Drinking dirty water is one of the biggest killers of children worldwide. In Iraq, the problem is particularly pronounced. Thousands die every year in the country due to easily preventable waterborne diseases such as diarrhea. But now, thanks to AMAR’s program delivering clean water to schools, over 12,000 school children in Southern Iraq are being provided with access to safe drinking water.
Across Iraq, large sections of the population have no access to clean drinking water. While the country has a large water and sewage network, much of it has fallen into disrepair following decades of conflict and under-investment. Homes, offices, hospitals, schools – all suffer from the shortage of safe water, and diseases linked to dirty water are rife. Children are disproportionately affected.
The need for safe drinking water for Iraq’s children is overwhelming. With support from Shell Iraq, AMAR has brought clean and safe drinking water to 36 primary and secondary schools in Iraq’s Basra Province, helping to prevent the spread of potentially fatal diseases such as parasitic illnesses, typhoid and dysentery.
As part of AMAR’s program, the water quality of schools has been tested, contaminated pipes have been replaced, chlorine tablets have been distributed and purification systems incorporating reverse osmosis units, electric pumps and storage tanks have been installed.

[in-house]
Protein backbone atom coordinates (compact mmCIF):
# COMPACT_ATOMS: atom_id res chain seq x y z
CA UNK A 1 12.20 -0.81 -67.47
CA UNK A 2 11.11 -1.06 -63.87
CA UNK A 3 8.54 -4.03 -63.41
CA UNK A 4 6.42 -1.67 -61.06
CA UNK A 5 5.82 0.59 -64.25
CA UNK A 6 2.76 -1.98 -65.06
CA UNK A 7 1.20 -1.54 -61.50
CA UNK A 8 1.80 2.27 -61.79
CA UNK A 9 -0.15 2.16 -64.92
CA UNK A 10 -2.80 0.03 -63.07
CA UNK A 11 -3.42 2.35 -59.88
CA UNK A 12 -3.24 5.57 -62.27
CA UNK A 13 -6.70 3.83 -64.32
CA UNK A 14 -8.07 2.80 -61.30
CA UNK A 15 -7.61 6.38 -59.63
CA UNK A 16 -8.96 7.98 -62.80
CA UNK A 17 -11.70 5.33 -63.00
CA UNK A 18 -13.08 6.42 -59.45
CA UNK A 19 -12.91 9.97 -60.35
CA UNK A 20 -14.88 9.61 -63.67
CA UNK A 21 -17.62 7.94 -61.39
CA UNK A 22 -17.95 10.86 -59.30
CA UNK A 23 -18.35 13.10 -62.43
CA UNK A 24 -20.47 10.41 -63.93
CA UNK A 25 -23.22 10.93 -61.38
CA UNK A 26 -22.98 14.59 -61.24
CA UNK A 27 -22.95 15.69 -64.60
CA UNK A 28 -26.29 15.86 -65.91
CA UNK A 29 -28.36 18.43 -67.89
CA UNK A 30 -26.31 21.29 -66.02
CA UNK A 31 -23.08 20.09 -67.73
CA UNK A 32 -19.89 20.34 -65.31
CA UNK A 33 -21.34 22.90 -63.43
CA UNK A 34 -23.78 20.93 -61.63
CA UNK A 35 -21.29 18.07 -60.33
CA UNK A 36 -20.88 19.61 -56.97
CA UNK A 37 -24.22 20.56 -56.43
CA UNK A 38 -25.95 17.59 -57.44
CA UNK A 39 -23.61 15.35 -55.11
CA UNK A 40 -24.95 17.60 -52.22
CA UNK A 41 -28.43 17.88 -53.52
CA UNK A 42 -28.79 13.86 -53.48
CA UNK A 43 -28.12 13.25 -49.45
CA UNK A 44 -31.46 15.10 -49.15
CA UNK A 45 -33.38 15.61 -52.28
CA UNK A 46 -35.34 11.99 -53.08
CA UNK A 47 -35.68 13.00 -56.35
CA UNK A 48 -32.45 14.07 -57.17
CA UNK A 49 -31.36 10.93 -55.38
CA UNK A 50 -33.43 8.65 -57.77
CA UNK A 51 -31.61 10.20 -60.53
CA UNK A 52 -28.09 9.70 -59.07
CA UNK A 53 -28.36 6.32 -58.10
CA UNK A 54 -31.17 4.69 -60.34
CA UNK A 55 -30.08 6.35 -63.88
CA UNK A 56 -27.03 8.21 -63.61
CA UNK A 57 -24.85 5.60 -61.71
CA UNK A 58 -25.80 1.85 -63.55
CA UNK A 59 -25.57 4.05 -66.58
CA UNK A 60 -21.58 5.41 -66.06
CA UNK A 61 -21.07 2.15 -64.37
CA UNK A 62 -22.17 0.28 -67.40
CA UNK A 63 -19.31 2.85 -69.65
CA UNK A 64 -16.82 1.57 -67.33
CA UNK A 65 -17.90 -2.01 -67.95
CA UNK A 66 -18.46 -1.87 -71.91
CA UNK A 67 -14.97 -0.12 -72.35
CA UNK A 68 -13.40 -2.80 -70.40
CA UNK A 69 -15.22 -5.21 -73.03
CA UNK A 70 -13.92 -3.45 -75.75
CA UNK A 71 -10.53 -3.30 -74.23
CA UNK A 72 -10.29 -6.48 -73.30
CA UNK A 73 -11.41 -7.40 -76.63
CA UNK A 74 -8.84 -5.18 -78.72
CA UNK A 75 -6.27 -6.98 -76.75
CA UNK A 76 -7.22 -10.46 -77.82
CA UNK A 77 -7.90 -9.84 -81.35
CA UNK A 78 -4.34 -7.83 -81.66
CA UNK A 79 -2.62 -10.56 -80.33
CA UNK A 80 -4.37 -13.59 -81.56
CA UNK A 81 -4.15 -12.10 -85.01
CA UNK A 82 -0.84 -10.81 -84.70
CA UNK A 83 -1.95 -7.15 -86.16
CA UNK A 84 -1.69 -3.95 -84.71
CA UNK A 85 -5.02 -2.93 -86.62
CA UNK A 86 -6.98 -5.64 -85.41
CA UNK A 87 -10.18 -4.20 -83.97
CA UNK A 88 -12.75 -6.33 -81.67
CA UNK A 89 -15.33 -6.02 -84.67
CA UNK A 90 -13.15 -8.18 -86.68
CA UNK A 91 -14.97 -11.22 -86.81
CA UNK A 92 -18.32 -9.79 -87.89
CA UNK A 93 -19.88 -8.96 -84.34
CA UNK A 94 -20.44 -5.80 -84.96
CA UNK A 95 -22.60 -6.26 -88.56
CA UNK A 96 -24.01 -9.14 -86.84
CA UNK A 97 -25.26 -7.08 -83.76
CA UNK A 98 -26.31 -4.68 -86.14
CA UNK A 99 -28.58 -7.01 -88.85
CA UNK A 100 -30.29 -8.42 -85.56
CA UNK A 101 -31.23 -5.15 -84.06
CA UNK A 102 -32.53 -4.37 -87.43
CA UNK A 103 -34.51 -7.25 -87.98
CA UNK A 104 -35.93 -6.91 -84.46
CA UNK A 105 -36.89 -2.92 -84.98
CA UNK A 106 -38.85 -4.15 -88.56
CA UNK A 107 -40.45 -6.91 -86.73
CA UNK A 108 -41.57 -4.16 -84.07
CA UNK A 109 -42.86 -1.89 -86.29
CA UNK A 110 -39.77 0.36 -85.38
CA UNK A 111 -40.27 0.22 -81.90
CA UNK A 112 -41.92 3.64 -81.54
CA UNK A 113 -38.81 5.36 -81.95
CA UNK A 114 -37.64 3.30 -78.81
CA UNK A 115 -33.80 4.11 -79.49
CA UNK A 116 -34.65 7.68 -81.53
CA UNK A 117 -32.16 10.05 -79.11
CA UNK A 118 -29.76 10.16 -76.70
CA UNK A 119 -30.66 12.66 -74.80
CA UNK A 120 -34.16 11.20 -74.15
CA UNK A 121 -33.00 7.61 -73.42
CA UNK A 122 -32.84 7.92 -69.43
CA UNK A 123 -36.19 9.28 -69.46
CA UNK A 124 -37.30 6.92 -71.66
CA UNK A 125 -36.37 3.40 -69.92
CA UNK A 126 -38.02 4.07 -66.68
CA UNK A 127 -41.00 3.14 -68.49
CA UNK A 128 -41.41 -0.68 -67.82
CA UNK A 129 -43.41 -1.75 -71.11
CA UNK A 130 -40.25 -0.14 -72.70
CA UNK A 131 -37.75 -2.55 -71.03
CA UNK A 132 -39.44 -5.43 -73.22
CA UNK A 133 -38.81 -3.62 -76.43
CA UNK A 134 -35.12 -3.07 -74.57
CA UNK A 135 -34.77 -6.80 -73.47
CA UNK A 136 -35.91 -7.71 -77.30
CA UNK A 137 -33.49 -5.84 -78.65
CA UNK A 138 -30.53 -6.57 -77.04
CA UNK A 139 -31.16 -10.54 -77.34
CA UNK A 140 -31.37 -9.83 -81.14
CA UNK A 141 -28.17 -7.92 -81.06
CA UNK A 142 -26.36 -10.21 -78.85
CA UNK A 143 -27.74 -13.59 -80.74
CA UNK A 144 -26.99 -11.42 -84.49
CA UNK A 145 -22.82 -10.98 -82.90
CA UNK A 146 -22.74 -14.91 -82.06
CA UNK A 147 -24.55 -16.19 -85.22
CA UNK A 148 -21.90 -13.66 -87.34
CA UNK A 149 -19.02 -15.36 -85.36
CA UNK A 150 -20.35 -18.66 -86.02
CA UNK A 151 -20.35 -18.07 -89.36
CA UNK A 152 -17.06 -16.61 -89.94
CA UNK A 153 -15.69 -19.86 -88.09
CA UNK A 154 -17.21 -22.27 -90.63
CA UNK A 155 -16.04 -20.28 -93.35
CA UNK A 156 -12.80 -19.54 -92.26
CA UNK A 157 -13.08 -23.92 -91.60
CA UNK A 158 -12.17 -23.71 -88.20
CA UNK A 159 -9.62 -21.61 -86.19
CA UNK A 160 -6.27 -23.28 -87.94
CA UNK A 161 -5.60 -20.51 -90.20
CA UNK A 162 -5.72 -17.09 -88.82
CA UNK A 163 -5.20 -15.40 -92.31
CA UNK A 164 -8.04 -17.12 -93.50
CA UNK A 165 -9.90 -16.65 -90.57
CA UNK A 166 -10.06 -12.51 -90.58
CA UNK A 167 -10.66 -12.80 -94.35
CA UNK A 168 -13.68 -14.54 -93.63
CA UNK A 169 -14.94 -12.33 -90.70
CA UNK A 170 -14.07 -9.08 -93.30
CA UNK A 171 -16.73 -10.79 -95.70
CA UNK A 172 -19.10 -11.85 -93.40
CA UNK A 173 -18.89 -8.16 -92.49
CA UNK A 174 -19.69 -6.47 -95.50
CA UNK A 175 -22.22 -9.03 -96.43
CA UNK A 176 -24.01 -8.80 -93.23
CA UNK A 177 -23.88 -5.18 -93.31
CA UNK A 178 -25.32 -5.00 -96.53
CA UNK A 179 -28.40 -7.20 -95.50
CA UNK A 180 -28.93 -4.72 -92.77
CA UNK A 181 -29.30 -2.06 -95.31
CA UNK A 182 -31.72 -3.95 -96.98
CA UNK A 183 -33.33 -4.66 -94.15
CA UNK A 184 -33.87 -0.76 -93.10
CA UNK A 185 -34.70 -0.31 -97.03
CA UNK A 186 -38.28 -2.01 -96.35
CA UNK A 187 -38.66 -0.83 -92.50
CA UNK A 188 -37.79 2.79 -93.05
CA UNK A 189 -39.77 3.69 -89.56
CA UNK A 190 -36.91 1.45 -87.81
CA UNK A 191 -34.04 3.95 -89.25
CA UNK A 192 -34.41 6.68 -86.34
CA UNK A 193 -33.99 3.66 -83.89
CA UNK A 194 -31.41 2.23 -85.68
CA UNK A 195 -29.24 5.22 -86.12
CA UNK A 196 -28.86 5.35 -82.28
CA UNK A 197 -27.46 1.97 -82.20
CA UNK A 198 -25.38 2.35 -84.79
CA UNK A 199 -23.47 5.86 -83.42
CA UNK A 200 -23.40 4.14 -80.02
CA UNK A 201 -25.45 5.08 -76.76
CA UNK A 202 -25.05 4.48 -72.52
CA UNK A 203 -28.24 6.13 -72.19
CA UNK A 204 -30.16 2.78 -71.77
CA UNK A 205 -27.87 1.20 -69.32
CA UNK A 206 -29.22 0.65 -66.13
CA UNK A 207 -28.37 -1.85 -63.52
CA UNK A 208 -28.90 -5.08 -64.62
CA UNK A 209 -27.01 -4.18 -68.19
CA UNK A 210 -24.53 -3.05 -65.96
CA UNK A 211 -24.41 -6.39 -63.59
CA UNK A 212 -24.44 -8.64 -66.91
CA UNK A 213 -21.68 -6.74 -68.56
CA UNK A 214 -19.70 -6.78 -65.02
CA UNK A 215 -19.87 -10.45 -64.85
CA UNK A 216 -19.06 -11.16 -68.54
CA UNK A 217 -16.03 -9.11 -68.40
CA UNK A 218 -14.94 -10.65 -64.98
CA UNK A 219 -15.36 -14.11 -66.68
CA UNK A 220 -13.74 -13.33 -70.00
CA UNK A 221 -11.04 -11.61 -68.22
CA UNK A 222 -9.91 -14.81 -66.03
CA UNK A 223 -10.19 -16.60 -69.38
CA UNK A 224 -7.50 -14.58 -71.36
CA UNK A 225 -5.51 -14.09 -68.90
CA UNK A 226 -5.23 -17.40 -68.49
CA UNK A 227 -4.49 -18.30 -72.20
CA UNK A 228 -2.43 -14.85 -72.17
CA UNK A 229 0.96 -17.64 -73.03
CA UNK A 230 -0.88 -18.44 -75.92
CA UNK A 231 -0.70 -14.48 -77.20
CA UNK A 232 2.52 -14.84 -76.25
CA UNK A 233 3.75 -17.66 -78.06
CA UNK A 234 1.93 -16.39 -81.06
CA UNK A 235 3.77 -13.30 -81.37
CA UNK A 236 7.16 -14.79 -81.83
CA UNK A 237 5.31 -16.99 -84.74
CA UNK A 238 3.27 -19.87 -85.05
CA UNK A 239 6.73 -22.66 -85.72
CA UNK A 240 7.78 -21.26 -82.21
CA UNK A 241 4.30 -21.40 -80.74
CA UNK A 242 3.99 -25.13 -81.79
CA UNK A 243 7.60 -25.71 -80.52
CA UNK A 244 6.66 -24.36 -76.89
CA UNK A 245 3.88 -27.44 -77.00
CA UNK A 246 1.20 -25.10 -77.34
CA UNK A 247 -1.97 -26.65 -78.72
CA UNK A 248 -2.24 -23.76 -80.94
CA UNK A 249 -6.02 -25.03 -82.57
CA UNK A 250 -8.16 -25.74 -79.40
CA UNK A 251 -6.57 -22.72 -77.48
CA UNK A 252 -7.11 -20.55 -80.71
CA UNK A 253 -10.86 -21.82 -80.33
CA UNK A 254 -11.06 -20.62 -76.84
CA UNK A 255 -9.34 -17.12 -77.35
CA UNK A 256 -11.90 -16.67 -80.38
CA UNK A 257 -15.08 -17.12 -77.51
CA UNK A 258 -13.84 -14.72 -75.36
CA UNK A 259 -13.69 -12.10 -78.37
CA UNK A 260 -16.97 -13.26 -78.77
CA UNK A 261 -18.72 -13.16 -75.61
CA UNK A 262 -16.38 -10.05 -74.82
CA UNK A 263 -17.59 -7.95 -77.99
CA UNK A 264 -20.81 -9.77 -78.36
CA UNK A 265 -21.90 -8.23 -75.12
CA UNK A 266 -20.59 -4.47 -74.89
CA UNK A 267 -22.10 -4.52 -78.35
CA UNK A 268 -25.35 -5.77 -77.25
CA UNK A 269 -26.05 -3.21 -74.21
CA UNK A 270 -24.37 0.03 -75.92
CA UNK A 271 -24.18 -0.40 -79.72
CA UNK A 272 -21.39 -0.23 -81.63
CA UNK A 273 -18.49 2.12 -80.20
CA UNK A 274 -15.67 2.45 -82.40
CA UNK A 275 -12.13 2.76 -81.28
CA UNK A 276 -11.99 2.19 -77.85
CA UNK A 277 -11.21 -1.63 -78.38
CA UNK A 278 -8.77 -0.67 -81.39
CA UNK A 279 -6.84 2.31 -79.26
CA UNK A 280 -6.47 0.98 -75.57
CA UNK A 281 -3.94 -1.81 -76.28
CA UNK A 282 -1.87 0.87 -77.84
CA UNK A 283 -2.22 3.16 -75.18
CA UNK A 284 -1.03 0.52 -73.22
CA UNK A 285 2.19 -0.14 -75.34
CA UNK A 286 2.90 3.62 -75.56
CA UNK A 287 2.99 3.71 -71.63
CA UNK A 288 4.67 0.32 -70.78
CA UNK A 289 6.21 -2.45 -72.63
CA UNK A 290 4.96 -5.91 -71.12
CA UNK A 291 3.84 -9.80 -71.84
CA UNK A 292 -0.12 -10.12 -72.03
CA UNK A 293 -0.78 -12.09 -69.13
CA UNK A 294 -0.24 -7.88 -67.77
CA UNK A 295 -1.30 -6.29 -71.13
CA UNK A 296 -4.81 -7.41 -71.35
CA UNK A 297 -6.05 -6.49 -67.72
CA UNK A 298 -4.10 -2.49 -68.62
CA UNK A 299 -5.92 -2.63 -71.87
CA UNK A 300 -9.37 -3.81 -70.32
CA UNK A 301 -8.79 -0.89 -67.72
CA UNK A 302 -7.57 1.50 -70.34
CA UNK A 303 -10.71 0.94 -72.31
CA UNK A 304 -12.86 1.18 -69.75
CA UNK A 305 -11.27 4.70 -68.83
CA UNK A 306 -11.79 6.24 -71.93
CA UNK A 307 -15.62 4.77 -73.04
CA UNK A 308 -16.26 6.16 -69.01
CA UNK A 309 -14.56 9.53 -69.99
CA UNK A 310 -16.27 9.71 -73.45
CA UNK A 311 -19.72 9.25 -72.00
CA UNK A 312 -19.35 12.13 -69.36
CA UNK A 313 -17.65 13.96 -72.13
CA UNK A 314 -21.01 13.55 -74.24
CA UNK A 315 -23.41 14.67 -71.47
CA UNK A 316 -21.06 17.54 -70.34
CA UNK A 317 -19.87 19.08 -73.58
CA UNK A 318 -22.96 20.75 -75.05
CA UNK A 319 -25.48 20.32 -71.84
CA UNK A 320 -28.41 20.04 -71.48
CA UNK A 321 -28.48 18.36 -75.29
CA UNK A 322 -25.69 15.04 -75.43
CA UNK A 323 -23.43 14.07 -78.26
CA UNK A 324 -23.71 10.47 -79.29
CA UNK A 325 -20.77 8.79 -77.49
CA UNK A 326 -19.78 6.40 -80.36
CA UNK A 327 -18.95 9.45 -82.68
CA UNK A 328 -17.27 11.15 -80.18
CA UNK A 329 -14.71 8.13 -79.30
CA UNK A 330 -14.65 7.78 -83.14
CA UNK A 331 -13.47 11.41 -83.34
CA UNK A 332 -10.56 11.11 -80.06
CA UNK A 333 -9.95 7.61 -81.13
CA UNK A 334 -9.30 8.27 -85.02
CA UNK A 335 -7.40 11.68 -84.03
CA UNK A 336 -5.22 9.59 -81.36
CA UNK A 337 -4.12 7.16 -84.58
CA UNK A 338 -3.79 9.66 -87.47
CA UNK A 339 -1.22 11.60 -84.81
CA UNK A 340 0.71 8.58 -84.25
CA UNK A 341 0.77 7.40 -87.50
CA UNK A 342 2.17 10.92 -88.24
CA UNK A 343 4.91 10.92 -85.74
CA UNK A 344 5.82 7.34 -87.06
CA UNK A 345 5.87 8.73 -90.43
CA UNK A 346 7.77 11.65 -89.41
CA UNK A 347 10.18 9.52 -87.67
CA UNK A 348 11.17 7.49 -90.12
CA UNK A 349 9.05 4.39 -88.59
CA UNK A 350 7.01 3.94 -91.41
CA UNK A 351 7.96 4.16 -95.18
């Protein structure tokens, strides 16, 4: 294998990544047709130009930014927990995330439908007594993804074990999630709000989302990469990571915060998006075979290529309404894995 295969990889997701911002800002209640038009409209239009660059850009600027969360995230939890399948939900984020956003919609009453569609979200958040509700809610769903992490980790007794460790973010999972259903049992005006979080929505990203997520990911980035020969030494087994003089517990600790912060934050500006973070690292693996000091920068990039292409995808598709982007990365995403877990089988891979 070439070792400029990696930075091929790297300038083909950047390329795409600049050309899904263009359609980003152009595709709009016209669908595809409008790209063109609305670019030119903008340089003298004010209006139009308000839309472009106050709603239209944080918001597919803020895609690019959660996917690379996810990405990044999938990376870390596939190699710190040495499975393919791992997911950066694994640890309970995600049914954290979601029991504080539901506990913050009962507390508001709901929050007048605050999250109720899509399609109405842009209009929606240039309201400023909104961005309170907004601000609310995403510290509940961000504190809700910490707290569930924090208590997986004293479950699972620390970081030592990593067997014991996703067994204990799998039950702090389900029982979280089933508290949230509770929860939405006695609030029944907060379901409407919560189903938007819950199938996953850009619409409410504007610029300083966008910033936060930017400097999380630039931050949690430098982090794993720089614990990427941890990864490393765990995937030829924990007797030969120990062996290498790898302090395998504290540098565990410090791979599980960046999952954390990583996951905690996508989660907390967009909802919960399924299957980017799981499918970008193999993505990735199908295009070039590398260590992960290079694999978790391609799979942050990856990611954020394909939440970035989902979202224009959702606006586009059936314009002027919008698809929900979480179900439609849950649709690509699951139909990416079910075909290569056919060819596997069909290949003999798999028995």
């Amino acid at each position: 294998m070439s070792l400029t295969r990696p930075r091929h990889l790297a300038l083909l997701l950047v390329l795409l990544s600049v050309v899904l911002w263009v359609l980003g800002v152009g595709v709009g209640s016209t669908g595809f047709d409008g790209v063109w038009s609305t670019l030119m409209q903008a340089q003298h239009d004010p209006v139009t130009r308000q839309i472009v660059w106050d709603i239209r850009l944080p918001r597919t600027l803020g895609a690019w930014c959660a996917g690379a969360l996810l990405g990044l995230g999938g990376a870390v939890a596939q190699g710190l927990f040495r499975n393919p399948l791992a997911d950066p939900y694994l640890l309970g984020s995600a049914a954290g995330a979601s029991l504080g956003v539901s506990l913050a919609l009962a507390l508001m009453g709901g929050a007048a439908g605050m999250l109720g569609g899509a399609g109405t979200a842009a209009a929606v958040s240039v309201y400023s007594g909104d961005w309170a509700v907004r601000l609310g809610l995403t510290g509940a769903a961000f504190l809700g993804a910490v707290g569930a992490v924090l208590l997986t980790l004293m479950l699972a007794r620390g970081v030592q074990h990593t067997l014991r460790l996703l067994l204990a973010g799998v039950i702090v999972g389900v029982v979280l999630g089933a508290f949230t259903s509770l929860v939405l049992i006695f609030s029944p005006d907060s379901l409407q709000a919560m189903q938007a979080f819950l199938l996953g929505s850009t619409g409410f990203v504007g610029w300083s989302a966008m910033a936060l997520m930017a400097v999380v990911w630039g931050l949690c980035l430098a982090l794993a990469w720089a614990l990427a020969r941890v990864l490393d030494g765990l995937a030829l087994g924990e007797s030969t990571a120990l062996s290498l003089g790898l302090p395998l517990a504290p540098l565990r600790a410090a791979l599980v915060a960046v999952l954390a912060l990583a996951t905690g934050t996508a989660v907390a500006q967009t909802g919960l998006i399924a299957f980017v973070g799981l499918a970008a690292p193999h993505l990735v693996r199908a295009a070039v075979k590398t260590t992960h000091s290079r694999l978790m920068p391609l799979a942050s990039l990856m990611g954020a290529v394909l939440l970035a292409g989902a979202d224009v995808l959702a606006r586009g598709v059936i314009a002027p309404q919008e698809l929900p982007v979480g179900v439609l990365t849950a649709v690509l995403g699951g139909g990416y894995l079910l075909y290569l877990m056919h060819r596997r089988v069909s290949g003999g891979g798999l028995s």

“Iraq’s children have experienced years of conflict and poverty. They have had to endure hardships and traumas and they have gone without stability and security. They shouldn’t have to go without clean water,” said AMAR’s Founder and President, Baroness Nicholson of Winterbourne.
She added: “Clean water is a human right. No child should have to suffer from deadly diseases such as cholera, typhoid or dysentery, which can be prevented through simple sanitation procedures.”
Dr Ali Muthanna, AMAR’s Regional Manager in Iraq, added: “Safe drinking water is vital for the survival of Iraq’s children. The detrimental impact of dirty water on a child’s health and education is all too evident.”
“This project is making a real difference to the lives and education of thousands of Iraqi girls and boys. Access to clean water will not only help prevent diseases, but it will also give children the safe hydration they need to concentrate in class.”